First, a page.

So what does RAM actually do? When you boot up your computer or open a program, the necessary data stored on your hard drive or SSD is loaded into memory. Even compared to SSD’s, RAM is fast, allowing you to view and modify your work quickly. More RAM allows you to run more demanding programs or have many different apps running at once, known as multitasking. And if you run out of available memory, your CPU will need to get its information straight from the storage drive, which slows everything down. RAM is ‘volatile memory’, so if the power turns off before you save, you will lose your work.
That doesn’t mean more memory is always better. It is also relatively expensive, so if you’re not going to multitask or run demanding apps, why pay for more?
What does this mean for the new Eve V?
Back in 2016 we asked; is more memory better or just more empty space? We decided 4GB of RAM was too limiting even for an entry-level device, so the old V came with a minimum of 8GB. For more demanding users we offered an option of 16GB, the maximum amount our CPU could support. But times change, and we’d like to see if our old conclusions still apply to our next generation device!
So how much RAM do you need?
Okay, let’s say you’re a student that wants the new Eve V for emails, coursework, internet browsing and Netflix. You may be able to get by with 8GB of RAM. But what if you have other apps running in the background? You may be chatting on Discord, keep a billion tabs open in chrome for your assignment, and listen to Spotify while you work. Doing many things at once can make your device use more RAM than you think!
As a photographer or digital artist you’ll make use of complex programs like Photoshop or Lightroom, which use more RAM than your average Office apps. The files you use will also be bigger, especially when working at high resolutions. Being strict with the apps you open can limit your memory usage, but having extra RAM would be more practical. That way you can choose the workflow that’s best for you, instead of what works best for your computer.
Power users like IT professionals have a wide range of demanding use cases which eat RAM for breakfast, like running concurrent virtual machines. Content creators working with large video files will also be happy with every extra bit of RAM they can get, and some scientific applications analyze data sets so complex that they can never get enough memory!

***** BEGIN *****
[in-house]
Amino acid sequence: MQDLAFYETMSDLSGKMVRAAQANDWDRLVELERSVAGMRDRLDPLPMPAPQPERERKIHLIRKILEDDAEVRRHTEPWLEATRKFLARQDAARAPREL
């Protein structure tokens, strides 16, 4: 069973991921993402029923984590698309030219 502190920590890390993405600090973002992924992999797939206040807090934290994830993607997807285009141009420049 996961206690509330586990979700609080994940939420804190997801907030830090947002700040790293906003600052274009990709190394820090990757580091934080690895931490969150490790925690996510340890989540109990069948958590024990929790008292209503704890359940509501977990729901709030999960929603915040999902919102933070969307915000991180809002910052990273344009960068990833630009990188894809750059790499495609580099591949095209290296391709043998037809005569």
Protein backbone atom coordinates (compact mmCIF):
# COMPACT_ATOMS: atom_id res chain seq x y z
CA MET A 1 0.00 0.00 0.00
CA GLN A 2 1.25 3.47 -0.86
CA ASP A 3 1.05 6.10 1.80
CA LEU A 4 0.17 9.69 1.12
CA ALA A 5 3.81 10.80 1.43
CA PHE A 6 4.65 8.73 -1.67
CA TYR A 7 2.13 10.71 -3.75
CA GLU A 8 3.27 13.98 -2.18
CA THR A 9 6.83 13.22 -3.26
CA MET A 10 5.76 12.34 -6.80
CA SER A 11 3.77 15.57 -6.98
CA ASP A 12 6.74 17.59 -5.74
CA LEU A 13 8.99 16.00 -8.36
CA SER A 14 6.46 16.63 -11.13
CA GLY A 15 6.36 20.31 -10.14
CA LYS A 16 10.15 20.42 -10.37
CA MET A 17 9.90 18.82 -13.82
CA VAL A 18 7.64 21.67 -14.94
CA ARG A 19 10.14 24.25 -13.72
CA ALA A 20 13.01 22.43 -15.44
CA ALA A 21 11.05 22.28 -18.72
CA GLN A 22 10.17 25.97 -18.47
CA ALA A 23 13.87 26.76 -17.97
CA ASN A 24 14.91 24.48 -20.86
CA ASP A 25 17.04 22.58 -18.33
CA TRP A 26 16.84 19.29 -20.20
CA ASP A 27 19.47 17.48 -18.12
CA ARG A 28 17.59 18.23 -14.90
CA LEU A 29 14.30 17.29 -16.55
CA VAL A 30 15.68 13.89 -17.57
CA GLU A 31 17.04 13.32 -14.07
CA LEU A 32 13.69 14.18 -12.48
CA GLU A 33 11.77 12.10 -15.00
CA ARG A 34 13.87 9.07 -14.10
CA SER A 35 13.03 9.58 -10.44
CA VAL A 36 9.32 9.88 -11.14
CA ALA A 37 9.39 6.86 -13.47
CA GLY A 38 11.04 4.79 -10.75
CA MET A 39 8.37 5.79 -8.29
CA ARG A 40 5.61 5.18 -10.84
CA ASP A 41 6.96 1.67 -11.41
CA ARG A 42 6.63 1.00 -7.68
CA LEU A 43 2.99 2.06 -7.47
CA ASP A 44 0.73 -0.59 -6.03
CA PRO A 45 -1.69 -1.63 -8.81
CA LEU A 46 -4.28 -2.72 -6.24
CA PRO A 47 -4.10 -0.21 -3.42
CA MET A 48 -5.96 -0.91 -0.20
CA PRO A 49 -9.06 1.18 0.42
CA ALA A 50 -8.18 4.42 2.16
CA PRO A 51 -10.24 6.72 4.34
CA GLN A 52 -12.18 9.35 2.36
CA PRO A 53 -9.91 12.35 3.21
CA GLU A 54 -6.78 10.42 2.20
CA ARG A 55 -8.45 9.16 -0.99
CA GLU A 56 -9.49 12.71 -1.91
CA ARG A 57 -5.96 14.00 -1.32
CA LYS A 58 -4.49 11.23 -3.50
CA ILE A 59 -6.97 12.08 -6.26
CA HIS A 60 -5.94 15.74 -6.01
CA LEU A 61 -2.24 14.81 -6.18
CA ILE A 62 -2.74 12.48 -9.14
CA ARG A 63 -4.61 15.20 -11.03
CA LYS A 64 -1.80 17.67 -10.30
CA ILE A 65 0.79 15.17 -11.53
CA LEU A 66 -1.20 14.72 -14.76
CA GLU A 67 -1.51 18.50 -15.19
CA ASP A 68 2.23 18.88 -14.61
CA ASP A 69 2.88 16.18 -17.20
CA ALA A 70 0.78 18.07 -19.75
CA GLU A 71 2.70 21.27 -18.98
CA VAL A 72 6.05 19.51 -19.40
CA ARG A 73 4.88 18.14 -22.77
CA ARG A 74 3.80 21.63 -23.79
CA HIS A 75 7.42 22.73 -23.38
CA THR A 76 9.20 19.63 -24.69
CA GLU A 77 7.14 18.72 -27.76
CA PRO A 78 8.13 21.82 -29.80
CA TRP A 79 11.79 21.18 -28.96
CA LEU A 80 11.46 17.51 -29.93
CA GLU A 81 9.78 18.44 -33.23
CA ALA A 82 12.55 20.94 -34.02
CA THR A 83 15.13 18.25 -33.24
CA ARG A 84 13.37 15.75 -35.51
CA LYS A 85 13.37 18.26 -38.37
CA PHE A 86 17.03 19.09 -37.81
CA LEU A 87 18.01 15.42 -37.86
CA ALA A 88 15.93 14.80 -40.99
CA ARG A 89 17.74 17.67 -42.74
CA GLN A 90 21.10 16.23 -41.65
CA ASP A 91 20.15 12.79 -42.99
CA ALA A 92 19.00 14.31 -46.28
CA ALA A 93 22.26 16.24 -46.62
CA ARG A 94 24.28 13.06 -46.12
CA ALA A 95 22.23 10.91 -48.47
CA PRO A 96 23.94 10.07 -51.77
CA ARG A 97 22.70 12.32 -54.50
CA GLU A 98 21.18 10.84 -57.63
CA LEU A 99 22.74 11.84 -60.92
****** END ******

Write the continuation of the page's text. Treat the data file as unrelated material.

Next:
Whether you are a student or a power user, having more memory available may improve the performance or shelf life of your device, allowing you to step into more demanding tasks in the future. But if you don’t use it, it’s just an additional cost that brings you no benefit.
An 8GB model may be a great value for casual users who don’t require the extra memory, but we do not want to cripple our device by being stingy with the specs.
On the high end, most devices in the current 2-in-1 market, even premium ones, are limited to 16GB of RAM. Offering an option for more memory could help us stand out against the competition, but it could also make our device needlessly expensive.
That’s it for this Poll Primer on memory. Now the rest is up to you! Do you think 8GB of RAM is still enough for an entry-level device in 2020? Is there any benefit to offering a 32GB model? Cast your votes below and leave a comment to let us know more about your specific use-case!
What is an appropriate amount of RAM for an entry-level device?
- 8GB – This is still sufficient for an entry-level device in 2020
- 16GB – Any less is no longer sufficient in 2020, even for an entry-level device
What is the most RAM that makes sense in a 2-in-1 nowadays?
- There is never enough memory
How much RAM would best fit your 2-in-1 use case?
- More than 32GB
Bit by bit
Bit by bit we are putting together the specifications of the new V. Keep sharing your thoughts, and we’ll create an awesome new device!